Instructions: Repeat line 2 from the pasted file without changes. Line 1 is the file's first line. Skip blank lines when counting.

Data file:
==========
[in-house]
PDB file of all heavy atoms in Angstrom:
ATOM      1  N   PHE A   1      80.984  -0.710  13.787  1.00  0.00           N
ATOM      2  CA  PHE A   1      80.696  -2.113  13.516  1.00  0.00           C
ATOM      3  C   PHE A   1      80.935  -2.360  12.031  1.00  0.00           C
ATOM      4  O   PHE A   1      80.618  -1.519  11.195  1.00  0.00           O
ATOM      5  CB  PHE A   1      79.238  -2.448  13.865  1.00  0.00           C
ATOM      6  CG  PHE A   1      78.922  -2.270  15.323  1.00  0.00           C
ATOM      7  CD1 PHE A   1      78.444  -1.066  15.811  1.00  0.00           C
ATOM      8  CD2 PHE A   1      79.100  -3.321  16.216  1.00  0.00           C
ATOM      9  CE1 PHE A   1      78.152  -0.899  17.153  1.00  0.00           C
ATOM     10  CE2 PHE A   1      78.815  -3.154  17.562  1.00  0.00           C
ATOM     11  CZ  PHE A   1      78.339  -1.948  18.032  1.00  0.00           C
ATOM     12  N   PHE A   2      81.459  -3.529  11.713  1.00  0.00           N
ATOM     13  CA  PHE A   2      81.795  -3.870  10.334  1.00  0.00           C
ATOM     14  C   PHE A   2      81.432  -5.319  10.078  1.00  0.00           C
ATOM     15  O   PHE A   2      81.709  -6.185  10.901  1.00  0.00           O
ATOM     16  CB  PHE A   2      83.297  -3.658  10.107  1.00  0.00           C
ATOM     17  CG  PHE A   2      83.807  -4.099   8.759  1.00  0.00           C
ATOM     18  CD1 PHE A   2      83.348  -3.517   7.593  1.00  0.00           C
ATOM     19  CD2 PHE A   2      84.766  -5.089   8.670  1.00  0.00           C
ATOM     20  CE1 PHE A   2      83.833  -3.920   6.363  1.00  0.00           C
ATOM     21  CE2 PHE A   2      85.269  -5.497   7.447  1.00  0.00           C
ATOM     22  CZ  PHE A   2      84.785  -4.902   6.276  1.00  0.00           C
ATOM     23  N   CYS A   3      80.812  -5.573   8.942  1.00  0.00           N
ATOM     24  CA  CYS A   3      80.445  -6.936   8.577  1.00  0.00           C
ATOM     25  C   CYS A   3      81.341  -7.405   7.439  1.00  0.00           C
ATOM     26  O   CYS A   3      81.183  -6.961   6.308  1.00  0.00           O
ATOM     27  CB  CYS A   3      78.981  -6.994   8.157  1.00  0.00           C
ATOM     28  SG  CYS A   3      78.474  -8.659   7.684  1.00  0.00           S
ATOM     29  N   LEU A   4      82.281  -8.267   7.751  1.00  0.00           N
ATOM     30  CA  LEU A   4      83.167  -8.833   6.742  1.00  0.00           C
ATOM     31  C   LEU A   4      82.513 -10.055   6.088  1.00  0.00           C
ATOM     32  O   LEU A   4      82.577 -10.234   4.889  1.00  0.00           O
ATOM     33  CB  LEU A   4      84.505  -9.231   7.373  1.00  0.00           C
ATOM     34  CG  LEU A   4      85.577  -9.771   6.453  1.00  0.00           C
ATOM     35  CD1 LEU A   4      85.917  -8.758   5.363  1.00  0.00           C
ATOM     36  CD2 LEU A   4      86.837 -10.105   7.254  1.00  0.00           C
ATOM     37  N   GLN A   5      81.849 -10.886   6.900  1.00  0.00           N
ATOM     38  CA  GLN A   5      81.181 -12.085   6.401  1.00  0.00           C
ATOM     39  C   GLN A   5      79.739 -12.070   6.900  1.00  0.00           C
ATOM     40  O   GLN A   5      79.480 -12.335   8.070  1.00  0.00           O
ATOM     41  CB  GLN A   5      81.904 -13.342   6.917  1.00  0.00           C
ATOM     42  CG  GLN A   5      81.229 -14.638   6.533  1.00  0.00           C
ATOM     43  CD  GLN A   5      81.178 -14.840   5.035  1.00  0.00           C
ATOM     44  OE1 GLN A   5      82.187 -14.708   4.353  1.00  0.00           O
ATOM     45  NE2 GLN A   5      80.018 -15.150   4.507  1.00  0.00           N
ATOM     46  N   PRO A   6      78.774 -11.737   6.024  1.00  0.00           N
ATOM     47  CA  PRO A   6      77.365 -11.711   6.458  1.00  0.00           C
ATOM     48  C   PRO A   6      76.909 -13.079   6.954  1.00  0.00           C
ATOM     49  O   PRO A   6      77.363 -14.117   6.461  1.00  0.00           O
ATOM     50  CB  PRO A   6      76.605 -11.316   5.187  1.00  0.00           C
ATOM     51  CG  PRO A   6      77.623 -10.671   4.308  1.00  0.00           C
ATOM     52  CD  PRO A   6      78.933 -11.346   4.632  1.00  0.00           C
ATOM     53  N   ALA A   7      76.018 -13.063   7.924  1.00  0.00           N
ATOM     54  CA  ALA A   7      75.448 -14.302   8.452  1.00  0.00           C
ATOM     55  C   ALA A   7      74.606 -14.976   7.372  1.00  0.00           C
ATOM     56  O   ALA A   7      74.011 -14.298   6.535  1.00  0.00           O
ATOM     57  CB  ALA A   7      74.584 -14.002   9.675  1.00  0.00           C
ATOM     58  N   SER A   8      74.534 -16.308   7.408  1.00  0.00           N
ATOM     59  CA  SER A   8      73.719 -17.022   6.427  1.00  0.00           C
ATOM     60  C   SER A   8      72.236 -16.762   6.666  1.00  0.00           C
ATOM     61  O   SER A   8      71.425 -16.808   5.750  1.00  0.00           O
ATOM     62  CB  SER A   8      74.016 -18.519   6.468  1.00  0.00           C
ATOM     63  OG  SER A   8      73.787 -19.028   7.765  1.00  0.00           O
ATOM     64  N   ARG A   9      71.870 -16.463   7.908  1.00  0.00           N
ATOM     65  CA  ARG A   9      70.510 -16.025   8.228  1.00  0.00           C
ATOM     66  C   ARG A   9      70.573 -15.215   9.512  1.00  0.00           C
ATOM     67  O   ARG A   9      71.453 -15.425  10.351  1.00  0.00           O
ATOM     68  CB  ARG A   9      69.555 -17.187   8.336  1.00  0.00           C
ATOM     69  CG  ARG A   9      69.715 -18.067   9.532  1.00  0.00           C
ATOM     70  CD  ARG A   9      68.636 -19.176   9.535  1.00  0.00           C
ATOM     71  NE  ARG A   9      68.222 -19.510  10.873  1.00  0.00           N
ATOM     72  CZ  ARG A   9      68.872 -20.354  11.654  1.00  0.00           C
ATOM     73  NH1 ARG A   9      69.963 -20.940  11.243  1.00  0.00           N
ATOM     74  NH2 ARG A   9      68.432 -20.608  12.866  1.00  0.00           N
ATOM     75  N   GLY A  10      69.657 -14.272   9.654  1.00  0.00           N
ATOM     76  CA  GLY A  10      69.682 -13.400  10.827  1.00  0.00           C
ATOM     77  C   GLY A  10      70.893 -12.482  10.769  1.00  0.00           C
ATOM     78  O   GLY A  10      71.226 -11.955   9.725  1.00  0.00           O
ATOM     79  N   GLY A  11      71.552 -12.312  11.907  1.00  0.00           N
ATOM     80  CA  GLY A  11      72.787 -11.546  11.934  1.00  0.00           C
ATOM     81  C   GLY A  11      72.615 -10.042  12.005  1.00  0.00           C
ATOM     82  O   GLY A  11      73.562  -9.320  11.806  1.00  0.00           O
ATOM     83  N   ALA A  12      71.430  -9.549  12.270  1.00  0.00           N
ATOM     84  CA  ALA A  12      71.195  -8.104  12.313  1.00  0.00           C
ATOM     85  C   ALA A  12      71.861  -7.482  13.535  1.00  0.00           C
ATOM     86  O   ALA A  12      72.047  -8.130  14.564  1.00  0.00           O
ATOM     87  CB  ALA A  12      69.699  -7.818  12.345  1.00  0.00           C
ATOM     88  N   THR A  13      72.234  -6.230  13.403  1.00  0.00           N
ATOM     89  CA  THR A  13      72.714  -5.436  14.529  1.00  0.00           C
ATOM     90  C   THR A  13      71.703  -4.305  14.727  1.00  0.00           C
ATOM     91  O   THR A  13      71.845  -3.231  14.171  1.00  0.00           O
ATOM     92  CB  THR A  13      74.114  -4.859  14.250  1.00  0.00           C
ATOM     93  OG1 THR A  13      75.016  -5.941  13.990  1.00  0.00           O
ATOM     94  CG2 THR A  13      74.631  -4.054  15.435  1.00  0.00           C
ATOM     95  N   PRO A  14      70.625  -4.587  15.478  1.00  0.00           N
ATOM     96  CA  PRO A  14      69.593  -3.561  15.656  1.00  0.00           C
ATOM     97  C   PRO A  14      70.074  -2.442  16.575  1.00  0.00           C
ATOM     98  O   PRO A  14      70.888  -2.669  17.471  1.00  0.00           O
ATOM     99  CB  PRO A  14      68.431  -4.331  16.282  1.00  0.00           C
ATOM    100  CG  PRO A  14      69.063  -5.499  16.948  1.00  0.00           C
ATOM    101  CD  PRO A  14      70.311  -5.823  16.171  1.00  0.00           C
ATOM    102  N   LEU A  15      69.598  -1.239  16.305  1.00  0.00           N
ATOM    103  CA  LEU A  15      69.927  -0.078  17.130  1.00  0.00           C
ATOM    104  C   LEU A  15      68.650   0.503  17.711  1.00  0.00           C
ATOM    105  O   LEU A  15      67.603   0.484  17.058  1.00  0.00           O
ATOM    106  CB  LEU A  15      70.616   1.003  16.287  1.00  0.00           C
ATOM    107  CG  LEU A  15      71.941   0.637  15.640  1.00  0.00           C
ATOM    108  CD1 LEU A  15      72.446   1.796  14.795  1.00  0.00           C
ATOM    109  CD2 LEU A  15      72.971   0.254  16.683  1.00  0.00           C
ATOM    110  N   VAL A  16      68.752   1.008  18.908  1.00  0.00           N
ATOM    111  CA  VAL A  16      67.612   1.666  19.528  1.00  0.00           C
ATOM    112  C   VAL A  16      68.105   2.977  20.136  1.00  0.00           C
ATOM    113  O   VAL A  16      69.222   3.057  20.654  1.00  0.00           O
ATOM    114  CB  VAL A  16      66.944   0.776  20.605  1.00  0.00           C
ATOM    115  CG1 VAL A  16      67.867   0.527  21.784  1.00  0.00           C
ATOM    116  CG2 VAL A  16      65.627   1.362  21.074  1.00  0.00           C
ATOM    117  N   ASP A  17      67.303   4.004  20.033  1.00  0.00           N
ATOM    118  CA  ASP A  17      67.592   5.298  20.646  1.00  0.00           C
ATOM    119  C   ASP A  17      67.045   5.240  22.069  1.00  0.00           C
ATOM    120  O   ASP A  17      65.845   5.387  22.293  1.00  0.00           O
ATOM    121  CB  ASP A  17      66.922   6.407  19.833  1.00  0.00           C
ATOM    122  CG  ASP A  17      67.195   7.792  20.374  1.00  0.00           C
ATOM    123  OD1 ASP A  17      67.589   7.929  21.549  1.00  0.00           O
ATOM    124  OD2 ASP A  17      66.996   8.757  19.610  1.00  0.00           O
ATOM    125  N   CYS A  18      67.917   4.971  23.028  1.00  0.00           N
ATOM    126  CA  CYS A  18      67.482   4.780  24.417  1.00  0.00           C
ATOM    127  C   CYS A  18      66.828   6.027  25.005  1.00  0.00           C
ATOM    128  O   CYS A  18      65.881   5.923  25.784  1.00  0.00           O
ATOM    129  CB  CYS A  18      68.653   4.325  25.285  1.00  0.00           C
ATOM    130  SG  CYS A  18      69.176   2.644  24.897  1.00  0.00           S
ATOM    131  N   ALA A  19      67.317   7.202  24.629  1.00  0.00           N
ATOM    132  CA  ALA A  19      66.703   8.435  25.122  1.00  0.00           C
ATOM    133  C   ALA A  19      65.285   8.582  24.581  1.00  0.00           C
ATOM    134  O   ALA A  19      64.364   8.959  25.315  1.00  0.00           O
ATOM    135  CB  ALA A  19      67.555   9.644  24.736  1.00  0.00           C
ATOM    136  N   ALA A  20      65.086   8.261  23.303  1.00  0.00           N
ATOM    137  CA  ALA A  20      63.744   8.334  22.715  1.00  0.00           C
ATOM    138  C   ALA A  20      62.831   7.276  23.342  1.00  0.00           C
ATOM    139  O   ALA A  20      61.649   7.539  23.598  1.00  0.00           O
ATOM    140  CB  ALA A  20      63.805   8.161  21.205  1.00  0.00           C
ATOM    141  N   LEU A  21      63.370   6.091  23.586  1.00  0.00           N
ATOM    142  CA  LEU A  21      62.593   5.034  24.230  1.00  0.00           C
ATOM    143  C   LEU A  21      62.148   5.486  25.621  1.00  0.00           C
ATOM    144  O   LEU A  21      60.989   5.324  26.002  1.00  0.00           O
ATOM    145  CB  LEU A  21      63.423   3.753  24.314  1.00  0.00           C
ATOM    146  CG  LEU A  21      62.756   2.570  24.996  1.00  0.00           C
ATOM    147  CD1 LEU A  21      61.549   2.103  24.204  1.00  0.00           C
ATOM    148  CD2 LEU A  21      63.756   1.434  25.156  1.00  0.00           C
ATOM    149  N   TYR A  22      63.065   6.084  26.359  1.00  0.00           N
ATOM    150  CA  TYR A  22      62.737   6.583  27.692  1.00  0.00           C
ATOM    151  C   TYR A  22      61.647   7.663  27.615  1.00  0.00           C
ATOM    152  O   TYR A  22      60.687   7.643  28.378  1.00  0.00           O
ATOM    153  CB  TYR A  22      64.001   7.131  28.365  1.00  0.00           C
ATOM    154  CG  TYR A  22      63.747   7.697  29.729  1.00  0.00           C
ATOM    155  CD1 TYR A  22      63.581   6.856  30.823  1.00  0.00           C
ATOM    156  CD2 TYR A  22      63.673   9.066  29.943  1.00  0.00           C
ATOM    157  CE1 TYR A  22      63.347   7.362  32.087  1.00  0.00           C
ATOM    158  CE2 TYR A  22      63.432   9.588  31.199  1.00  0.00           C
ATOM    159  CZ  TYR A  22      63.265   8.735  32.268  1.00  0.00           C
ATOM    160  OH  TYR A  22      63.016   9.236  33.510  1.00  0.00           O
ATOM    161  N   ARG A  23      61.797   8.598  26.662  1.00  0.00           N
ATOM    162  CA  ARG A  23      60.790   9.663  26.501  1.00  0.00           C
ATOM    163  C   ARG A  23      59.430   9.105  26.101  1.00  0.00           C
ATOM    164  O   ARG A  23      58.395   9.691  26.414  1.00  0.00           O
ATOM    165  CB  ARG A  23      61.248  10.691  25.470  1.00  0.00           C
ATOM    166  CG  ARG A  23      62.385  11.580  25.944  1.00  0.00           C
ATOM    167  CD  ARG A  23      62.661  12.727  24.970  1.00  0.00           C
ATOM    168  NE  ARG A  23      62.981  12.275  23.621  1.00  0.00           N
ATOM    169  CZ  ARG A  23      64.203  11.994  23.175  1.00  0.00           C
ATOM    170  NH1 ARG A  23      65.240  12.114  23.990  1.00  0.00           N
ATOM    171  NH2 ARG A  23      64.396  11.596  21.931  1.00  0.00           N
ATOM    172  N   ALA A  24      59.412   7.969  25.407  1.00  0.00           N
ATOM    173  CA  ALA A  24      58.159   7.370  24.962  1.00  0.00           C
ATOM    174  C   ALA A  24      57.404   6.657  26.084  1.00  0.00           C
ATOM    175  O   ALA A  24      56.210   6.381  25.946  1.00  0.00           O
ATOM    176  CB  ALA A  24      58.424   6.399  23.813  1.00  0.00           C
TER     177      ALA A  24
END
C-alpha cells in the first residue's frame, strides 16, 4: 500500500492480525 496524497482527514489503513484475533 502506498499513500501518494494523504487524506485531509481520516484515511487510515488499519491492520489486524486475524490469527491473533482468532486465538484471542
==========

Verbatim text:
PDB file of all heavy atoms in Angstrom: